true<sig1> <sig2> OP_2 <pubKey1> <pubKey2> <pubKey3> OP_3 OP_CHECKMULTISIGunlocking script executed to unlock redeem script
trueEmpty.Signatures validated in the order of the keys in the script.
For the source code, to be continued...

Friday, 10 November 2017

Bitcoin core tutorial & code walk through (Part 8) - blockchain

In part 8, we will look at code that handles blockchain.

In validation.cpp,
ProcessNewBlockHeaders(std::vector<CBlockHeader>&, CValidationState&, CChainParams&, CBlockIndex**) loops through the CBlockHeaders, for each header, it calls AcceptBlockHeader().

**ProcessNewBlockHeaders() is called in ProcessMessage() in net_processing.cpp.

ProcessNewBlock(CChainParams&, std::shared_ptr<const CBlock>, bool, bool) calls CheckBlock(), if that is successful, it calls AcceptBlock(). Then, the best chain is activated using ActivateBestChain().

**ProcessNewBlock() is called in ProcessMessage() in net_processing.cpp.

AcceptBlock(std::shared_ptr<const CBlock>&, CValidationState&, CChainParams&, CBlockIndex**, bool, CDiskBlockPos*, bool) calls AcceptBlockHeader(). It checks if it already has the block and the block has more work to advance blockchain tip. It also checks for block height if the block is too too ahead for blockchain pruning. If the above conditions are fulfilled, it calls CheckBlock(). If header is valid and there is sufficient work, merkle tree and segwit merkle tree are good, calls NewPowValidBlock() to announce new block to peer nodes. Then, it calls WriteBlockToDisk(). Finally, the ReceivedBlockTransactions() is called to connect the new block to the chain.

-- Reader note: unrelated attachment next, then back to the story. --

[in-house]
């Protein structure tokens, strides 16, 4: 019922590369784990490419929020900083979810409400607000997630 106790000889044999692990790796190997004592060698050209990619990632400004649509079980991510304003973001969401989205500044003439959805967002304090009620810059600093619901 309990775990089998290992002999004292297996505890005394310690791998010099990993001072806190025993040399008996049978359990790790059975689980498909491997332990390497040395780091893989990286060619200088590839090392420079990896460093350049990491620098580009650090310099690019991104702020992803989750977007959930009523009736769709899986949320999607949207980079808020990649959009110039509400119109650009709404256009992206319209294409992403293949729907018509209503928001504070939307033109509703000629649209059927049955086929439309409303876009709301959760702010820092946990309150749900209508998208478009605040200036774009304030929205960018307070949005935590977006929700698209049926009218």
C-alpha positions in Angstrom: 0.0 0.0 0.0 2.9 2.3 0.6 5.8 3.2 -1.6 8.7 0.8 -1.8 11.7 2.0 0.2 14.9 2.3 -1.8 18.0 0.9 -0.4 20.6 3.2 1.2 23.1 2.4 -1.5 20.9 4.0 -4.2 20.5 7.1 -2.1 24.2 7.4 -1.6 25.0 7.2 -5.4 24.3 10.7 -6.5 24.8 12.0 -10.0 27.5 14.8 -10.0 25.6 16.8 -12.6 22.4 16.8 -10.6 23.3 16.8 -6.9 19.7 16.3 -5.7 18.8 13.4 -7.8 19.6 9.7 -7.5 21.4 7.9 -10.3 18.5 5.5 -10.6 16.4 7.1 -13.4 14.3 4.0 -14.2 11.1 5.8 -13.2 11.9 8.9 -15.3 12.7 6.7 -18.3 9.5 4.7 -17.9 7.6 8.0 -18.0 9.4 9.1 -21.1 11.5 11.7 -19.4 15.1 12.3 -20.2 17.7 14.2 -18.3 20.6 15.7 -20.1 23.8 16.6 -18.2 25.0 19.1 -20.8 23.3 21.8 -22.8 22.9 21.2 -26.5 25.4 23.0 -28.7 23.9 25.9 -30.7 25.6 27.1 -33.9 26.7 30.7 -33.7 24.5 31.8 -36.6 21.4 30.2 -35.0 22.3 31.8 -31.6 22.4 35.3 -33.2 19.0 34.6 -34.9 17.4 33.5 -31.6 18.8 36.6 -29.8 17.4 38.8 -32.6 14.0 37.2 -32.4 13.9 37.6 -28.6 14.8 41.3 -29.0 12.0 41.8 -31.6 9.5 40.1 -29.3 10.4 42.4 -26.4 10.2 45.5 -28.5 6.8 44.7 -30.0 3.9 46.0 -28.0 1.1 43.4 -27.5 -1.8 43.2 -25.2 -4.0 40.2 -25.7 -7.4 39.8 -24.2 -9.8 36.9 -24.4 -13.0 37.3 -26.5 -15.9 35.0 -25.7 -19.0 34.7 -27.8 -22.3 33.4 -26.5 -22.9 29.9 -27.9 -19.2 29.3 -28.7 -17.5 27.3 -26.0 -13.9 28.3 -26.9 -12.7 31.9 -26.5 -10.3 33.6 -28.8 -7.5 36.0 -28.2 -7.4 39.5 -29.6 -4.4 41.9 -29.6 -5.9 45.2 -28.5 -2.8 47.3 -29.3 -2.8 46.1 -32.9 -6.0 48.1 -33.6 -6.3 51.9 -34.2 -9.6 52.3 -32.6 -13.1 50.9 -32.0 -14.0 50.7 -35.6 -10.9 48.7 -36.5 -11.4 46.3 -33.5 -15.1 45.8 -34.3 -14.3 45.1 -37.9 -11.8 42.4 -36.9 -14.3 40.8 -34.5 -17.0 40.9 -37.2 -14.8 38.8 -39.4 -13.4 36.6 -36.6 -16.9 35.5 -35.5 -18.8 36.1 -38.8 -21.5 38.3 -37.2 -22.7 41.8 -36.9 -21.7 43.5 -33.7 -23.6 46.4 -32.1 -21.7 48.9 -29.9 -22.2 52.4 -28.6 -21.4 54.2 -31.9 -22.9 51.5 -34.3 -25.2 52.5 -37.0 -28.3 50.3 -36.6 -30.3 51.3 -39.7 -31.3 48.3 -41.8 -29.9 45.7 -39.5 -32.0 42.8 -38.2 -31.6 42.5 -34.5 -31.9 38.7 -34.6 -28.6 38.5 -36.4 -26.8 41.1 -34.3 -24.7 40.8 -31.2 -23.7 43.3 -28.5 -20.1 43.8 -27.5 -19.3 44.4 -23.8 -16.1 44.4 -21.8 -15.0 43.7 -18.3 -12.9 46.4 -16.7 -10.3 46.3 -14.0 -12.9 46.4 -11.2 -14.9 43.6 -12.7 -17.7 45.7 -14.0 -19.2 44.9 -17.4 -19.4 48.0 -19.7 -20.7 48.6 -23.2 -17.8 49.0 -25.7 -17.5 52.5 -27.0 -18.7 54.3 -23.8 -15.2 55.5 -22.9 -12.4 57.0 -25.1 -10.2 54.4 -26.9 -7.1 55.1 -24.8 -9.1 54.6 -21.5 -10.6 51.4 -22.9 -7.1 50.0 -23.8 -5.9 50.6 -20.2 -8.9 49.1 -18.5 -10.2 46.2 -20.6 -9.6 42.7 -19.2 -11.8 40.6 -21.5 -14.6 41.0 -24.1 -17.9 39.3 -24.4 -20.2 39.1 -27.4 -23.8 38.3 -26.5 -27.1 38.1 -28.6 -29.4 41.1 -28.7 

AcceptBlockHeader(CBlockHeader&, CValidationState&, CChainParams&, CBlockIndex**) firstly checks for genesis block. If block header is already known, the block is not accepted. It checks for previous block and bad block. It calls CheckBlockIndex().

CheckBlockIndex(Consensus::Params&) iterates over the entire blockchain, and checks for consistency using CBlockIndex *pindex. For example, it checks for block height, the chainwork length. tree validity.

CheckBlock(CBlock&, CValidationState&, Consensus::Params&, bool, bool) calls CheckBlockHeader() for checking header validity. Next, it check merkle root. After that, it checks for size limits, duplicate coinbase. The transactions is checked using CheckTransaction().

In consensus/tx_verify.cpp.
CheckTransaction(CTransaction&, CValidationState&, bool) firstly check for empty vin and vout. Then, it checks for negative or too large output value, duplicate inputs.

Monday, 6 November 2017

Bitcoin core tutorial & code walk through (Part 7) - networking

In part 7, the tutorial will analyse the networking code of Bitcoin core.

The net.cpp and net_processing.cpp contain the bulk of the socket handling and network message processing.

In net.cpp:
In the CConnman::Start(CScheduler&, Options) , this function initialises the connection options, such as maximum connections, maximum buffer size, and starts threads. CConnman::Start() is called in AppInitMain() as "connman.Start(scheduler, connOptions)".

The threads are listed below.

  1. The ThreadSocketHandler reads from socket and puts the messages into vRecvMsg. The select() is used to listen to file descriptor sets, the accept() is used to accept from fdSetRecv, and recv() is used to read from fdSetRecv into the buffer. If received bytes is > 0, the CNode->ReceiveMsgBytes() is called to store buffer into vRecvMsg**.
  2. The ThreadMessageHandler reads the messages from vRecvMsg, processes and sends out the messages. The handler is a loop.  It loops through std::vector<CNode>. For each node, it calls ProcessMessages() to read messages and SendMessages() to send out messages.